Put yourself in the cellular carrier’s shoes. If you are Verizon Wireless, AT&T, or T-Mobile and you have thousands of mature rooftop cell sites nationwide that have been increasing in rent by 3% or 4% every year for the past 25 years, many of them are going to be paying close to $5,000 per year or more. They want to reduce costs. That’s why cell site landlords get annoying and threatening rent reduction letters from vendors representing wireless carriers.
The rooftop cell site landlords receiving premium rent payments ($4K and up) are the ones who need to be especially concerned with the future viability of the cell site on their buildings, and protecting their cell site income, while the cell tower landlords receiving ground lease income are generally safe from these rent reduction threats. Yet when the rent reduction companies call and send letters, they group everyone, even the rural cell tower landlords that receive less than $1,000 monthly. Perhaps this is where a lot of the confusion stems from.
Will We Need Rooftop Cell Sites in the Future?
This probably won’t be a popular opinion among rooftop cell site landlords, but we have been quite consistent about what to expect in the future if you have a rooftop cell site.
A rooftop cell site leased in the year 2000, which started paying $2,500 monthly (a very common rate in a big city) and has escalated by 3% annually, will be paying over $5,000 in the 25th year of the lease term. By year 35, it will be paying over $7,000 monthly. What’s stopping a wireless carrier like Verizon or AT&T from installing 10 or 15 5G small cells close to the “expensive cell site”? In the USA, thanks to wireless industry lobbyists, a carrier has the right to lease a 5G cell site on a public right of way for only $270/year. If the conditions are present, they could hypothetically install 15 small cells and reduce their rental expense for about half the cost of leasing 1 macro cell site.
Our professional opinion is, if you think your rooftop cell site and future cell site rental income is safe and is not going away, then keep collecting as much rent as you can, and enjoy the rooftop cell site rental income for as long as market conditions will allow. We believe there is at least an 80% chance if you are a rooftop cell site landlord in one of the large cities mentioned above, your cell site will become obsolete in the next 15 years. But if you are losing sleep over the future viability of your big-city ROOFTOP cell site, then sell it and let somebody else worry about it.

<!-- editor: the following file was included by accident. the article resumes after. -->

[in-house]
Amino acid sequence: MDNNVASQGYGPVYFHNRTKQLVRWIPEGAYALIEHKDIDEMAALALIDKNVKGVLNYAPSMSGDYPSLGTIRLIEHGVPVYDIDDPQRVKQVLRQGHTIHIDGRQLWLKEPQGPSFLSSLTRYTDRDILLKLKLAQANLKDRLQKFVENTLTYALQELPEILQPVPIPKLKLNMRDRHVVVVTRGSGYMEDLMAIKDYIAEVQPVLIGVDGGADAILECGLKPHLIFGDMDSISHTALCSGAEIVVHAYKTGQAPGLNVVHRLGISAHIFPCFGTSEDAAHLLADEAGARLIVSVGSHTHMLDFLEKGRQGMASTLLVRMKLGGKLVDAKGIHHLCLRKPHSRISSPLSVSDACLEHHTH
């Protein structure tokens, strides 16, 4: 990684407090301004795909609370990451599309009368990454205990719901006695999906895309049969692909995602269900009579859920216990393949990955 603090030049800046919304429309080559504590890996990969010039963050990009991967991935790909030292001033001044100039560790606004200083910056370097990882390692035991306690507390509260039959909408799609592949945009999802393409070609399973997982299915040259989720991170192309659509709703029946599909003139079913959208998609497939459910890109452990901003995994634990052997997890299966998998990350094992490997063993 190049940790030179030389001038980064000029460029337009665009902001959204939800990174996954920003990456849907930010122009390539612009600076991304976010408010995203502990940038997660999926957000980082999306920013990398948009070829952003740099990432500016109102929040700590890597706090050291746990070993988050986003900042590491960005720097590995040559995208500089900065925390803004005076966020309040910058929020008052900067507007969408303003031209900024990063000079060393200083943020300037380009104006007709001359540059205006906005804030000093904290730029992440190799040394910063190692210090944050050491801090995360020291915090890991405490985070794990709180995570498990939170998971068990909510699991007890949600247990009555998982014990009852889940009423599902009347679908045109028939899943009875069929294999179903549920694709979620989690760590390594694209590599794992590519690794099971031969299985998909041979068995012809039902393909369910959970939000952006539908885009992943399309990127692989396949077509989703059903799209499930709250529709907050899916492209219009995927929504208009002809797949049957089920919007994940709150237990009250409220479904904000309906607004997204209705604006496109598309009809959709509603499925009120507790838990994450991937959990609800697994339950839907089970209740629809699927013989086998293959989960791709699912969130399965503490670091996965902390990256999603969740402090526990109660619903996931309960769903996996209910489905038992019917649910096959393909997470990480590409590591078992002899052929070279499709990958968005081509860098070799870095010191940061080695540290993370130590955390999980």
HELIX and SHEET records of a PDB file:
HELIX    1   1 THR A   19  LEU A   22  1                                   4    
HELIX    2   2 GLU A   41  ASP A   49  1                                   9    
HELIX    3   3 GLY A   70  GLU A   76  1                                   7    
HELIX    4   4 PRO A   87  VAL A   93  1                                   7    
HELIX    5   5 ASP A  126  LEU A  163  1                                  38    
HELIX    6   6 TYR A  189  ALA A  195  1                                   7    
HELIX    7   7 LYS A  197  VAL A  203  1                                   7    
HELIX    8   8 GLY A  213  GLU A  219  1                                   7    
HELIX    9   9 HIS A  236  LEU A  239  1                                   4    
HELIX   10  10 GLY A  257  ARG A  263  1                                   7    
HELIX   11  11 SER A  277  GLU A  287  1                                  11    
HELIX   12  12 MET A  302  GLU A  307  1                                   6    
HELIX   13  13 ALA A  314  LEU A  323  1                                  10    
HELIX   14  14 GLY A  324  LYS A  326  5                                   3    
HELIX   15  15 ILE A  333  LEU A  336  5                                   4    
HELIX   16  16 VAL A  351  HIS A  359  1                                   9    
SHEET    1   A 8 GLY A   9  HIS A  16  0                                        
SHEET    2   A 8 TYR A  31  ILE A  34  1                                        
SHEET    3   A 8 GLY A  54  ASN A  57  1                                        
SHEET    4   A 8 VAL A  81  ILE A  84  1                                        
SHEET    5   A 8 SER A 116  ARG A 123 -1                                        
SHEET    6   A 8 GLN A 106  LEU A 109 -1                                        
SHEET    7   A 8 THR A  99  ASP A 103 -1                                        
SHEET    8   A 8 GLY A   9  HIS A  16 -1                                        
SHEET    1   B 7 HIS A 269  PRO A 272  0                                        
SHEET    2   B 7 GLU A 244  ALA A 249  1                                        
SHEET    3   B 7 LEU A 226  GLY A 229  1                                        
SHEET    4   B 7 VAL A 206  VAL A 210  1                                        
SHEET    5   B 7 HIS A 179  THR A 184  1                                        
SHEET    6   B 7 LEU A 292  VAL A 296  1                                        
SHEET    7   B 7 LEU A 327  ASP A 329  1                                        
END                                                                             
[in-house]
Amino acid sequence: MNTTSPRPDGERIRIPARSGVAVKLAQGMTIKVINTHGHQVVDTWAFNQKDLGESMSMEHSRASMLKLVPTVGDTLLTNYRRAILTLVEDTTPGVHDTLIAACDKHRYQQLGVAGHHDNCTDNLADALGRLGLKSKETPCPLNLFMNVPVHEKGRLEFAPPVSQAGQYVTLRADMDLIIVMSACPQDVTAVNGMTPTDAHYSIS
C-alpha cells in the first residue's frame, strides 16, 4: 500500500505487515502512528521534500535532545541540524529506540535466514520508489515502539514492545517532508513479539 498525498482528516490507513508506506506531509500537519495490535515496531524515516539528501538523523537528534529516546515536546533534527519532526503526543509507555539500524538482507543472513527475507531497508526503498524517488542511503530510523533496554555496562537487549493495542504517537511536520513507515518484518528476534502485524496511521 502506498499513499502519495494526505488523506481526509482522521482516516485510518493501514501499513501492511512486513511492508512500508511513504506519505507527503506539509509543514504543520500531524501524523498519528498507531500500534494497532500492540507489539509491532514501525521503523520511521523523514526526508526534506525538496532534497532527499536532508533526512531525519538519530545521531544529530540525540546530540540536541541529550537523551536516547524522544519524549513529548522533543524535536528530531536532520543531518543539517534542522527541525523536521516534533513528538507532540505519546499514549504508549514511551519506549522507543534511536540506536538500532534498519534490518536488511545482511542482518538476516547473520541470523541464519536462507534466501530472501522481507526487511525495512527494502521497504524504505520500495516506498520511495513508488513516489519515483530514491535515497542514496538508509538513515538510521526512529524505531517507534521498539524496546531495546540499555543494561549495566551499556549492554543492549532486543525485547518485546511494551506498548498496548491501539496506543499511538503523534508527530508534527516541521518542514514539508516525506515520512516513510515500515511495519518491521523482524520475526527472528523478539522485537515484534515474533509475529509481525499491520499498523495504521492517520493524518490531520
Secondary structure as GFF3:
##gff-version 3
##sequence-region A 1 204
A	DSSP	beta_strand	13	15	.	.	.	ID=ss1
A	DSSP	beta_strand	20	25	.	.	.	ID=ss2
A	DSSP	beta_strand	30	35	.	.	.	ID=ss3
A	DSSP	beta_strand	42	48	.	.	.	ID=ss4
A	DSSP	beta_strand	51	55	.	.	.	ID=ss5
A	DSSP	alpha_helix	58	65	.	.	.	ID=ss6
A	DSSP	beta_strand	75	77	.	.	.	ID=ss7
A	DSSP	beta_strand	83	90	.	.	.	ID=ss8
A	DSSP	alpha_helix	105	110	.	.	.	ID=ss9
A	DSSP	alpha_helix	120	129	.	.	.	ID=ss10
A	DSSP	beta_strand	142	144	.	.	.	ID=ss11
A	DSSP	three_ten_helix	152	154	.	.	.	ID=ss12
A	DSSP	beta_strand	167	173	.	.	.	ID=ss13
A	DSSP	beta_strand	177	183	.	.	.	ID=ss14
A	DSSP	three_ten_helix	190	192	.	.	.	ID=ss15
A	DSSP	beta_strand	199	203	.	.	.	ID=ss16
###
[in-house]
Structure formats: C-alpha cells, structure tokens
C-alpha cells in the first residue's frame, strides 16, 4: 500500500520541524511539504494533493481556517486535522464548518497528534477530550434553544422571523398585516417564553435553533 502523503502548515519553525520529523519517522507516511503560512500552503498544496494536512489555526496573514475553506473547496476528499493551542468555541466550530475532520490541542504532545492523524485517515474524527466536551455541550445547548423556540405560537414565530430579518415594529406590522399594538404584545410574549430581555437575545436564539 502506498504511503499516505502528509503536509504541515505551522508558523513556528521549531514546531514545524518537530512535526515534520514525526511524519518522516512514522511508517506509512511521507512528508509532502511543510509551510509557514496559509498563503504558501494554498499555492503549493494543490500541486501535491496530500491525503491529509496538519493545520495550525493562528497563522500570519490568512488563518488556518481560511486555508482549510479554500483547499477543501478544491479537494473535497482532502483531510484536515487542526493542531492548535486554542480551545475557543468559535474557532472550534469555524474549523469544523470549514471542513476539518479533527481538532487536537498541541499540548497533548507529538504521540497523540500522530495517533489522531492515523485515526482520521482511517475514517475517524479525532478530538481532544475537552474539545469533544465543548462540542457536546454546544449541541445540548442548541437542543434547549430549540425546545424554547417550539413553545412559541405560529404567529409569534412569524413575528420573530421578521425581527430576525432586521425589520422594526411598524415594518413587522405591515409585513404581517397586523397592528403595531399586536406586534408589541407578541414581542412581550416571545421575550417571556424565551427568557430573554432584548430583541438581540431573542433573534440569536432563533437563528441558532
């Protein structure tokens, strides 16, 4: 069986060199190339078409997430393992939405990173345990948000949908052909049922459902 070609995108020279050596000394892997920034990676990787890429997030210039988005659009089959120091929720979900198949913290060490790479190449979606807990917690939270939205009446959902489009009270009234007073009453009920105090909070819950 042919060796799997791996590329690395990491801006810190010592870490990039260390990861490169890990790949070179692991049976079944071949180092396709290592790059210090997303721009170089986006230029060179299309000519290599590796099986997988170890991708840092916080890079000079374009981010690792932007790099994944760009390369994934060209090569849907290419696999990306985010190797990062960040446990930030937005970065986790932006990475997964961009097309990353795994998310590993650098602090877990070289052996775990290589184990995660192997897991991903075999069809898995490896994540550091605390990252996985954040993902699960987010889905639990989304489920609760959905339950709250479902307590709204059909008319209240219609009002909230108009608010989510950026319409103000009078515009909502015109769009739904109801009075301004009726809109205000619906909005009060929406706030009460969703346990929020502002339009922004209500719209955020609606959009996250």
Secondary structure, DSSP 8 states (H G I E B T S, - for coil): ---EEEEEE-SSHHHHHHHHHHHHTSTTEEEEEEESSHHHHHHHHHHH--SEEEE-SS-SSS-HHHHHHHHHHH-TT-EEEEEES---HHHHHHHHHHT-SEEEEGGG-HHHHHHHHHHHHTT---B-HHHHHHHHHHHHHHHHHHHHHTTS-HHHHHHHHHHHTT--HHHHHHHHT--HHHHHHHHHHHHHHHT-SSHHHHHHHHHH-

Why would a cell site lease buyout company purchase a cash-flowing asset that is possibly going away? Frankly, many of these people aren’t that smart, and they enjoy the casino called Wall Street.
So again to summarize, we think that most cell towers are not going away, but many or the majority of rooftop cell sites in the big NFL type cities have a high probability of becoming obsolete in the future over the next decade, into the 2030s as the 5G networks reach maturity and become more dense, and 6G is rolled out.
Can We Help Answer Your Cell Tower or Cell Site Questions?
- Do you have questions about your selling your rooftop cell site lease?
- Do you need help negotiating an amendment with a tower company for a cell tower lease renewal?
- Have you received a nasty letter from a third party representing a carrier about wanting to modify your lease agreement and reduce your rent to make your location more valuable to their network?
- Or has good fortune smiled upon you and you have questions about a brand new cell tower proposa which you have received to have a tower built on your property?
We would love to speak with you.